Summary: A newly developed head-worn device allows users with movement disorders and paralysis to better control mobile manipulators, thus improving quality of life and increasing personal autonomy.
Source: Carnegie Mellon University
More than five million people in the United States live with some form of paralysis and may encounter difficulties completing everyday tasks, like grabbing a glass of water or putting on clothes.
New research from Carnegie Mellon University’s Robotics Institute (RI) aims to increase autonomy for individuals with such motor impairments by introducing a head-worn device that will help them control a mobile manipulator.
Teleoperated mobile manipulators can aid individuals in completing daily activities, but many existing technologies like hand-operated joysticks or web interfaces require a user to have substantial fine motor skills to effectively control them.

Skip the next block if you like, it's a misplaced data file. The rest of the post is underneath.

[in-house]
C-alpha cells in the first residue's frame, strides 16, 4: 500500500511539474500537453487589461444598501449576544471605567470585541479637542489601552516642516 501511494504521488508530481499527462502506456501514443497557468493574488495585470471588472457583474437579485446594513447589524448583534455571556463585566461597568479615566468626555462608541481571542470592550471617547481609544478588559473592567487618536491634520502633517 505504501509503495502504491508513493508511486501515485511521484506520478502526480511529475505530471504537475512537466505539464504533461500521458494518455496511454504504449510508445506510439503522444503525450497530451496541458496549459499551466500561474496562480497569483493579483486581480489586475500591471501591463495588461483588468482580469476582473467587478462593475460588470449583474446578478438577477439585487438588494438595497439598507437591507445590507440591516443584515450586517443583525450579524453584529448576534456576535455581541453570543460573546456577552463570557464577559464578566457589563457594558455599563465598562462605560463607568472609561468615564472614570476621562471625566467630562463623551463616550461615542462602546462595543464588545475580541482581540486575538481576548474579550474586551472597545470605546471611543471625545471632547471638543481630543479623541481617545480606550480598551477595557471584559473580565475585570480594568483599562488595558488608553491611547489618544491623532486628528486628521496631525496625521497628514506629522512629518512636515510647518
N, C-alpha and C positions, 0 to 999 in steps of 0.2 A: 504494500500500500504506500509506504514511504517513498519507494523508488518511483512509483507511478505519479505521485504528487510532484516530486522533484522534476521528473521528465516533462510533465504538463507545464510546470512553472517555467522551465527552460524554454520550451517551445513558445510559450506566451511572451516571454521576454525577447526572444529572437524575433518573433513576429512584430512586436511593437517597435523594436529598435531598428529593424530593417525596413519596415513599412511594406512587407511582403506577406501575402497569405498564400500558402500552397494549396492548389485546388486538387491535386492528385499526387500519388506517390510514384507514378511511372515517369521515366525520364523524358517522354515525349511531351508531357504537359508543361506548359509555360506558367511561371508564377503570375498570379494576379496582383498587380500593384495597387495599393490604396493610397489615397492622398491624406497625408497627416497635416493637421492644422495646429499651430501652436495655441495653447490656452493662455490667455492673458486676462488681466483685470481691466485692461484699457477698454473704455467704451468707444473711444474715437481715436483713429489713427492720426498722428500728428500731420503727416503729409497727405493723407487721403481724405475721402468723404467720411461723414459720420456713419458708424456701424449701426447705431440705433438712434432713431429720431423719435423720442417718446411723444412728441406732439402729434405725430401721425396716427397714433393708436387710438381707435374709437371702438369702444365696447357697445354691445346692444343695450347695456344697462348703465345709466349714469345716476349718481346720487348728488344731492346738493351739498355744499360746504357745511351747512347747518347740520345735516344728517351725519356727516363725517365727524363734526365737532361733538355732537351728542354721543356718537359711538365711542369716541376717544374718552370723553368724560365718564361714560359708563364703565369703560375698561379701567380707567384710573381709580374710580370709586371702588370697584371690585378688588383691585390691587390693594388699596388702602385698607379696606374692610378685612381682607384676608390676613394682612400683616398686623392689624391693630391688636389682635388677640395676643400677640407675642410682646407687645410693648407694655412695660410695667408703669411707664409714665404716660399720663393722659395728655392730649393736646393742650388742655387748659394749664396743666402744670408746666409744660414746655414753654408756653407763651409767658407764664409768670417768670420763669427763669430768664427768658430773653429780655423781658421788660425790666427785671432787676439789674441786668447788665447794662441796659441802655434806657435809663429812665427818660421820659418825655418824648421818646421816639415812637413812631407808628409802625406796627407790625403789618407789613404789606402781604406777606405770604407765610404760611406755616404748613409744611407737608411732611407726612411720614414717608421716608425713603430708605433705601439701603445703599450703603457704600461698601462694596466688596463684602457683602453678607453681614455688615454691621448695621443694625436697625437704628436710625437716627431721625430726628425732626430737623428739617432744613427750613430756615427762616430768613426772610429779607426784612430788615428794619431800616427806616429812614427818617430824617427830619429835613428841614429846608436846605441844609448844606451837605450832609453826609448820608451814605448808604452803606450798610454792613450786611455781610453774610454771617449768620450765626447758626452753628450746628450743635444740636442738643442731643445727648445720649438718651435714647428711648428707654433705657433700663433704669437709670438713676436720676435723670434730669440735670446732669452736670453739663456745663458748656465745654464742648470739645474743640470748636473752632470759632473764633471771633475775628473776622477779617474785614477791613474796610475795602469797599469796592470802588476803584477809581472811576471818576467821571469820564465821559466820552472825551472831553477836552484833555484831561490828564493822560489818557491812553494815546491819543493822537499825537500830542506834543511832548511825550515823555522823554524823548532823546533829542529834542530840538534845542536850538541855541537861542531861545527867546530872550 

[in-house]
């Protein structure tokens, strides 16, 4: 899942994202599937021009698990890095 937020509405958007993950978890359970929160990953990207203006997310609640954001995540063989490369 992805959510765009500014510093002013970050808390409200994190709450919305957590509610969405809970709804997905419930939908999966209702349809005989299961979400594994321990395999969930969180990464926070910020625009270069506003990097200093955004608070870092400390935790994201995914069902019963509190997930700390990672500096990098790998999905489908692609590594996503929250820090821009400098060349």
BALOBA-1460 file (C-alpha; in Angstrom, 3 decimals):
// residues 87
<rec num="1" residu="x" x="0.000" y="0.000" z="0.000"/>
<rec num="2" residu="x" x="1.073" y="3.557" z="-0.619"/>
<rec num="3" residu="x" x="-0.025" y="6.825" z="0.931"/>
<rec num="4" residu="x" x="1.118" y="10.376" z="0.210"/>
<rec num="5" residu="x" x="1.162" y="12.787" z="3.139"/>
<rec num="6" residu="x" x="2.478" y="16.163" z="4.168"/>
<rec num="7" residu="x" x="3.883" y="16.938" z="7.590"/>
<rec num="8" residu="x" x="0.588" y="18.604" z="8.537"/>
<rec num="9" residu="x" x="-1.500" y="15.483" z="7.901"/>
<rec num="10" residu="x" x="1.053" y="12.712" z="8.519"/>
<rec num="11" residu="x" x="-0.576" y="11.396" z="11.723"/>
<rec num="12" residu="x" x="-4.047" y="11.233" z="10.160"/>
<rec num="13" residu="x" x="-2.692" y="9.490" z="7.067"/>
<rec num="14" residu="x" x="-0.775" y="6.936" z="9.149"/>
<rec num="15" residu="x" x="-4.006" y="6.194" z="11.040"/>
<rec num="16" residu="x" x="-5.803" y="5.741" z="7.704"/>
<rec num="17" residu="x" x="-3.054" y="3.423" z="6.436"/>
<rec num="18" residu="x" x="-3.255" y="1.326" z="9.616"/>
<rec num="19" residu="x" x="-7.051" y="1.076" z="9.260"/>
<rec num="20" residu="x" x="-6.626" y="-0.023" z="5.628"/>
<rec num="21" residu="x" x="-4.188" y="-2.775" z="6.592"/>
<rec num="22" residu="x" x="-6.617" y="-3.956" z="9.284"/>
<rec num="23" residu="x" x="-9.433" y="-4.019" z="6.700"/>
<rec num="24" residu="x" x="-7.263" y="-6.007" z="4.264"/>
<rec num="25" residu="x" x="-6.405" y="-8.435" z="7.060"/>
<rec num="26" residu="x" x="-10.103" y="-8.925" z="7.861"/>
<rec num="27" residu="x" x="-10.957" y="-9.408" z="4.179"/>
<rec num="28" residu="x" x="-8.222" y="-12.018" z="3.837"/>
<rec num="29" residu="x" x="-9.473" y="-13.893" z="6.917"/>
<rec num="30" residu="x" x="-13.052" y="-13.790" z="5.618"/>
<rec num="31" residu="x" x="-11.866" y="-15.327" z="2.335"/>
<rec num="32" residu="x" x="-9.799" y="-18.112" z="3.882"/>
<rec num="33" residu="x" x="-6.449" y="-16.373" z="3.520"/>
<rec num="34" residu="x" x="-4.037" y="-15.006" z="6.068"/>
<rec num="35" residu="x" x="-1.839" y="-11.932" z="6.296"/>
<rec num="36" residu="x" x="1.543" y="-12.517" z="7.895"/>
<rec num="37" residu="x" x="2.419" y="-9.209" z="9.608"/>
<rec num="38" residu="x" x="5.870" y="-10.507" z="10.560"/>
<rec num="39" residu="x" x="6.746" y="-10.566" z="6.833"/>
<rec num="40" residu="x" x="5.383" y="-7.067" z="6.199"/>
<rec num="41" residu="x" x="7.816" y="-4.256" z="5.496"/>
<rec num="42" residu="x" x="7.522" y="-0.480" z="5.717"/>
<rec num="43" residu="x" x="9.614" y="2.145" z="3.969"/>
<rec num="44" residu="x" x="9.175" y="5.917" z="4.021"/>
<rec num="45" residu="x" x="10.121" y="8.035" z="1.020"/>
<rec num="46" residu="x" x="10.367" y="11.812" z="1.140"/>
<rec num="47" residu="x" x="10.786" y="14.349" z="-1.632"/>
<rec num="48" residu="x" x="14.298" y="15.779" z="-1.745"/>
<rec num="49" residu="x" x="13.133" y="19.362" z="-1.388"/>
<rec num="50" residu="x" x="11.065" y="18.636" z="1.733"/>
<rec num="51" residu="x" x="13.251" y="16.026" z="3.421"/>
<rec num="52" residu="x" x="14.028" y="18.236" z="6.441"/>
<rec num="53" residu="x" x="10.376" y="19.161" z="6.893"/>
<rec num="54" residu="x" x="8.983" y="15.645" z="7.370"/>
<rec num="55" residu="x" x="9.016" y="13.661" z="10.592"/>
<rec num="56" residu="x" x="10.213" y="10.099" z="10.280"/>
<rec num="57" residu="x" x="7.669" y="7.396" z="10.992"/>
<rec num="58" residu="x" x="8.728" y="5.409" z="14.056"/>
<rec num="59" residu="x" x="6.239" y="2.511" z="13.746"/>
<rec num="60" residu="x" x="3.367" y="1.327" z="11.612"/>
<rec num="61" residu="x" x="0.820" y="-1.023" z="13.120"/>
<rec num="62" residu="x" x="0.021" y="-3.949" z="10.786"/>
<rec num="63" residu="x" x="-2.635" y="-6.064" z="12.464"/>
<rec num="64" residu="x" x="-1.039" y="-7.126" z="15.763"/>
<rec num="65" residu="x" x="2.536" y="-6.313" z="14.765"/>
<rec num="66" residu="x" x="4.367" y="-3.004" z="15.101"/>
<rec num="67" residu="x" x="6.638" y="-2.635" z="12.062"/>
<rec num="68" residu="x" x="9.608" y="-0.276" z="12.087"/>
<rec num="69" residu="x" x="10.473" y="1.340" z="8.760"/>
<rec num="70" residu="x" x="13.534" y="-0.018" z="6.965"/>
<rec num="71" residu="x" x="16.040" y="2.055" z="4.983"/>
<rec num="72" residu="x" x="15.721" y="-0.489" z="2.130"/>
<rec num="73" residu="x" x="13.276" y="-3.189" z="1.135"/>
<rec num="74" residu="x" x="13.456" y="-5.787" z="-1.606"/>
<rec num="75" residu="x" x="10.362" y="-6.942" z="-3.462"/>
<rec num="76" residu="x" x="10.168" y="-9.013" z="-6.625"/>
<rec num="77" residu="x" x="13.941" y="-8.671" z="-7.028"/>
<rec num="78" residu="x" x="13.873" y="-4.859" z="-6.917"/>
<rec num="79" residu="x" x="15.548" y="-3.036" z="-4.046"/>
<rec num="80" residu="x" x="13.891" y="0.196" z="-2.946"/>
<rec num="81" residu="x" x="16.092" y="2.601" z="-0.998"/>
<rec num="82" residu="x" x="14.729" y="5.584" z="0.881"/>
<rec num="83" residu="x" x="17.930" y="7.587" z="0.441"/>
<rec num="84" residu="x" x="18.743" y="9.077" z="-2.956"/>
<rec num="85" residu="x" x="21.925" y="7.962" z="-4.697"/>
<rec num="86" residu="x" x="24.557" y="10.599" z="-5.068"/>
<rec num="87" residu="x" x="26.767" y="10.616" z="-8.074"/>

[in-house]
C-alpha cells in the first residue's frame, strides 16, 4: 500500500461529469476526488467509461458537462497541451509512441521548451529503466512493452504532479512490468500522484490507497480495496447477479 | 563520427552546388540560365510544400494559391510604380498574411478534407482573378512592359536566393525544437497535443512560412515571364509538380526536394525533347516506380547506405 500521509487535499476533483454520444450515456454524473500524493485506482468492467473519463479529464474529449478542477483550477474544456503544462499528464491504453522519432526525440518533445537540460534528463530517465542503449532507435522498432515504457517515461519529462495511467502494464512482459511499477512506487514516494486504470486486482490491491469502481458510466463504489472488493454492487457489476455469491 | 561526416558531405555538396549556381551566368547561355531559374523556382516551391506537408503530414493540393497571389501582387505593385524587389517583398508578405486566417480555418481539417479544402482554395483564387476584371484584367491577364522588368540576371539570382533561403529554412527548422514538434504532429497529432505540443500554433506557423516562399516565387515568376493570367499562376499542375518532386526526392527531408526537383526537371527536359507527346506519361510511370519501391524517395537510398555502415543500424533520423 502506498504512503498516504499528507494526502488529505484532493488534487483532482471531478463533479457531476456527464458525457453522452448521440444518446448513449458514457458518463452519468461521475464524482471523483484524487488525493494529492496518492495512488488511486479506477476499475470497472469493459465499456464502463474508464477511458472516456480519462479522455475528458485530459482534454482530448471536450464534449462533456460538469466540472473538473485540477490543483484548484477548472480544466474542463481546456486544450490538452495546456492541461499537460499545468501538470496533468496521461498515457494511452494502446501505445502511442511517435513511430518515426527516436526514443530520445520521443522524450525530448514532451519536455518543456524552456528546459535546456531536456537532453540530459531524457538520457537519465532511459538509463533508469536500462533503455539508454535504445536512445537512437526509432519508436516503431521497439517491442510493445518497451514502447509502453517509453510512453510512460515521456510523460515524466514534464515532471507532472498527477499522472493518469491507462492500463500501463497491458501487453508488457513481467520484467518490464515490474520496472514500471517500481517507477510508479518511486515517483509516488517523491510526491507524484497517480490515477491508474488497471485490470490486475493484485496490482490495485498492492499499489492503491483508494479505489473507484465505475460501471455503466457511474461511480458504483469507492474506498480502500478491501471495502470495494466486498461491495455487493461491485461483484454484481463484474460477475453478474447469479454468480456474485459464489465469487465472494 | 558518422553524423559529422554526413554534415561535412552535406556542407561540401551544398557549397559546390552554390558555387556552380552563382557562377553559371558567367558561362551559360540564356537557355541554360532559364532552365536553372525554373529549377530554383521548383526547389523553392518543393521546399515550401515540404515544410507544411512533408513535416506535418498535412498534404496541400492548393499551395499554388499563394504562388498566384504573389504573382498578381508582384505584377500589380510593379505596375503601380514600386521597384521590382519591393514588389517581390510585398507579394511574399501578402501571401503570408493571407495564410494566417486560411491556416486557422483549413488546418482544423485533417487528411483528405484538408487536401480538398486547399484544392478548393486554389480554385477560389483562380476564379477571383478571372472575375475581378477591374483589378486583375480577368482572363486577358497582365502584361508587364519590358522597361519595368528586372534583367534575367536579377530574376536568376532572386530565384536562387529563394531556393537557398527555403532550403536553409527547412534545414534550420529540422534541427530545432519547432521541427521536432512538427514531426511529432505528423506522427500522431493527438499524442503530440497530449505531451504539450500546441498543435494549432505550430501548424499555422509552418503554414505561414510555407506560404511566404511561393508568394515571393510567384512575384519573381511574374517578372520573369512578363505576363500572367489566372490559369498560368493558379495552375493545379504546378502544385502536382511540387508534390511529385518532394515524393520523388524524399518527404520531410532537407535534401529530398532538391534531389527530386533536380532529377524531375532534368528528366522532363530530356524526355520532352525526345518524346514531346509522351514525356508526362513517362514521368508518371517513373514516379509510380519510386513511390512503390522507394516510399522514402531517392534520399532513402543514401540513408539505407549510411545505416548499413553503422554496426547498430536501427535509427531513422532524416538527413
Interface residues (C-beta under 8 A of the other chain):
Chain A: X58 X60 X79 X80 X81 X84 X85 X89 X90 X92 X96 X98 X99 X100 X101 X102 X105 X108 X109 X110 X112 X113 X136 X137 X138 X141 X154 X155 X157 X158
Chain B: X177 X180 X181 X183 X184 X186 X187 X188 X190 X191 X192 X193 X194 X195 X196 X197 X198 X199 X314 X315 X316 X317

Research led by robotics Ph.D. student Akhil Padmanabha offers a new device equipped with a hands-free microphone and head-worn sensor that allows users to control a mobile robot via head motion and speech recognition.
Head-Worn Assistive Teleoperation (HAT) requires fewer fine motor skills than other interfaces, offering an alternative for users who face constraints with technology currently on the market.
In addition to Padmanabha, the research team includes Qin Wang, Daphne Han, Jashkumar Diyora, Kriti Kacker, Hamza Khalid, Liang-Jung Chen, Carmel Majidi and Zackory Erickson. In a human study, participants both with and without motor impairments performed multiple household and self-care tasks with low error rates, minimal effort and a high perceived ease of use.
The research team will present their paper, “HAT: Head-Worn Assistive Teleoperation of Mobile Manipulators,” at the IEEE’s International Conference on Robotics and Automation in London this spring.